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Behind-the-Scenes at Mystic Powerboats

You may know Mystic for their highly-sought after center consoles and offshore catamarans. Or maybe recognize CEO John Cosker from his storied racing days — does the Miss Geico Race boat ring a bell? Recently Cosker gave fans a behind-the-scenes look at the Mystic Powerboats facilities, giving insight into the boat builder’s intricate design process and its untold history. 

In a Factory Fridays tour from, Cosker dives into the early days of his career when he got his first job with Rolla Propellers while crewing boats like La Baby and Gran Argentina for legendary designer Fabio Buzzi. Fast forward to 1996 when Mystic Powerboats is born. The performance boat manufacturer has evolved in many different directions from its early days when Cosker teamed up with Dave Callan from Callan Marine to design 200-plus mph vessels, completely unheard of at the time.

Now, Mystic’s newly-updated DeLand, FL facilities produce over thirty boats a year, having transitioned to the center console and offshore catamaran realm. They expanded to a factory direct model in 2019 so that they could have a space to design their highly-customized boats side-by-side with their customers.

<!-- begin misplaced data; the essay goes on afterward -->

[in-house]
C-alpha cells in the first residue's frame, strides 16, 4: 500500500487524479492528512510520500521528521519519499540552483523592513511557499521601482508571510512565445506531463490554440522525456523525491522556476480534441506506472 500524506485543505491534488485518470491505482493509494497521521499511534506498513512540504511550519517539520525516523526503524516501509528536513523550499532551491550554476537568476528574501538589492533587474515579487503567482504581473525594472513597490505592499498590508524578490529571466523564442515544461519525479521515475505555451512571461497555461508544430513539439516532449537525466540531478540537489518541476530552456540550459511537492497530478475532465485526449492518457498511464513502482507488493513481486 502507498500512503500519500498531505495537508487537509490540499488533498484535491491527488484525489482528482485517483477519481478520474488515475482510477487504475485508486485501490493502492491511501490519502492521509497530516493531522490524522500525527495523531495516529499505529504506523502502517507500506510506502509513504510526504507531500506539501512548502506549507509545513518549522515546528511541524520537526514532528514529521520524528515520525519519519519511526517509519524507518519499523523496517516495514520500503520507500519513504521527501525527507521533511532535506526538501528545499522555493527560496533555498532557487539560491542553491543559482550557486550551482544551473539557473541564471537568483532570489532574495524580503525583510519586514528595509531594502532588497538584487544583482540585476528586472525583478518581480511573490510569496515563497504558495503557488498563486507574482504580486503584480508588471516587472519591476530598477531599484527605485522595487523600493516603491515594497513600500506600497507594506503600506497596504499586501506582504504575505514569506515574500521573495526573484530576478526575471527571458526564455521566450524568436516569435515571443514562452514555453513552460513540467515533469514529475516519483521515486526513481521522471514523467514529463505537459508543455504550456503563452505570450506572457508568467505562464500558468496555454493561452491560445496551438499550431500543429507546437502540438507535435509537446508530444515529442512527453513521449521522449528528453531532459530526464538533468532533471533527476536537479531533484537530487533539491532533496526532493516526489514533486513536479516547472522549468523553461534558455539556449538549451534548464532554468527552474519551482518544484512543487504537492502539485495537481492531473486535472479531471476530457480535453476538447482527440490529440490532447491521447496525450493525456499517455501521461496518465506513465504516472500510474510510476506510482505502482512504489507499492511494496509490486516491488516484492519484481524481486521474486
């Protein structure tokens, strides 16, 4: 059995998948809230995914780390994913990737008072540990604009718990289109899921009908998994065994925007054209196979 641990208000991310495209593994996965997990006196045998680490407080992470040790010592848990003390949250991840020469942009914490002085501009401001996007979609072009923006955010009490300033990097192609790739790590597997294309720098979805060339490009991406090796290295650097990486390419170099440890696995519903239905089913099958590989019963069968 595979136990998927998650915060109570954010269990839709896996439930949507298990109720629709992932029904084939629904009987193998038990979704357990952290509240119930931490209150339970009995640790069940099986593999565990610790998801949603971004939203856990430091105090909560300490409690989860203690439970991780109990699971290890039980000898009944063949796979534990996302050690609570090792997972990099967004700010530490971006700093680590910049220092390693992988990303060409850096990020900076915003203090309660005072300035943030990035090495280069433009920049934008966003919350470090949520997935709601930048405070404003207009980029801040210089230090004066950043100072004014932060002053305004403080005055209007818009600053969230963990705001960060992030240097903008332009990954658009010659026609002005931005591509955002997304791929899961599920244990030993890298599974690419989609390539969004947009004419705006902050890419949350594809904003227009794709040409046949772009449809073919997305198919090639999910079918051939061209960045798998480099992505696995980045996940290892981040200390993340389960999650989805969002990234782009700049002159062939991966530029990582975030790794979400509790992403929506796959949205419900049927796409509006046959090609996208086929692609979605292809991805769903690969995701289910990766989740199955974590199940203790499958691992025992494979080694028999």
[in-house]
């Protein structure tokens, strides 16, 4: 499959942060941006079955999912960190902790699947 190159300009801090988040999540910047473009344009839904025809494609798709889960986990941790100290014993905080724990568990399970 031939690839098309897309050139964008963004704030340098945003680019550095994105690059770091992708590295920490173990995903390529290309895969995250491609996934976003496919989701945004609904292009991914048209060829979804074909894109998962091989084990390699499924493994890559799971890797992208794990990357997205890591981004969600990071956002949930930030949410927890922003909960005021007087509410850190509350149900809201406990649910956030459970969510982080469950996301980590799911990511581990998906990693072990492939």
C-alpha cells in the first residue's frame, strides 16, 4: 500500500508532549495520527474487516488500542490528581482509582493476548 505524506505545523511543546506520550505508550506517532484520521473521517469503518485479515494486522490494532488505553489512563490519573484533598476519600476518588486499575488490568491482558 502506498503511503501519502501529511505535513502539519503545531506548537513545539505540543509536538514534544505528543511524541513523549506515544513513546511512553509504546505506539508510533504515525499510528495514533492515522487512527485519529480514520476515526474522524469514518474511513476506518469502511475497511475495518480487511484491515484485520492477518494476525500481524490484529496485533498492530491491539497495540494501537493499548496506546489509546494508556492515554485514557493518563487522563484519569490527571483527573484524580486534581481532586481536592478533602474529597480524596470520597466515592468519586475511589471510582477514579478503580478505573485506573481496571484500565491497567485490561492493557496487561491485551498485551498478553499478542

Cosker begins the tour just as a buyer would start their consultation process, where the Mystic team works to bring their customer’s dream boat to the drawing boards. After the initial meeting, the team spends an entire day with the customer to ensure the boat is perfectly suited to their tastes and lifestyle. The Mystic designers work with their customers to select elements like textures, colors, and flooring patterns. According to Cosker, the boats are entirely custom down to the colors on the engines, with no two paint jobs alike. 

Further on in the tour, Cosker reveals Mystic’s unique core fit process. Most manufacturers only have core in particular areas of the boat, but Mystic boats are fully core-fitted. The trick is that the full core fit makes the boats lighter and quieter, so you’ll hear little if any water noise coming up through the hull. Later, Cosker shows Marilyn DeMartini how Mystic’s catamarans are constructed in the “cat cave,” also known as the Finishing Facility. You may be surprised to learn that only one of Mystic’s catamarans is designed for recreational use — the rest are high-tech commercial catamarans commissioned by the military.

Mystic’s name may have taken on a new meaning since Cosker’s racing days, but they’ve proven they aren’t slowing down anytime soon. Just last week, their new adventure model, the M5200 began its sea trials in Florida. If you want to hear more about what’s to come from the luxury builder, check out Mystic’s Factory Fridays tour on Youtube.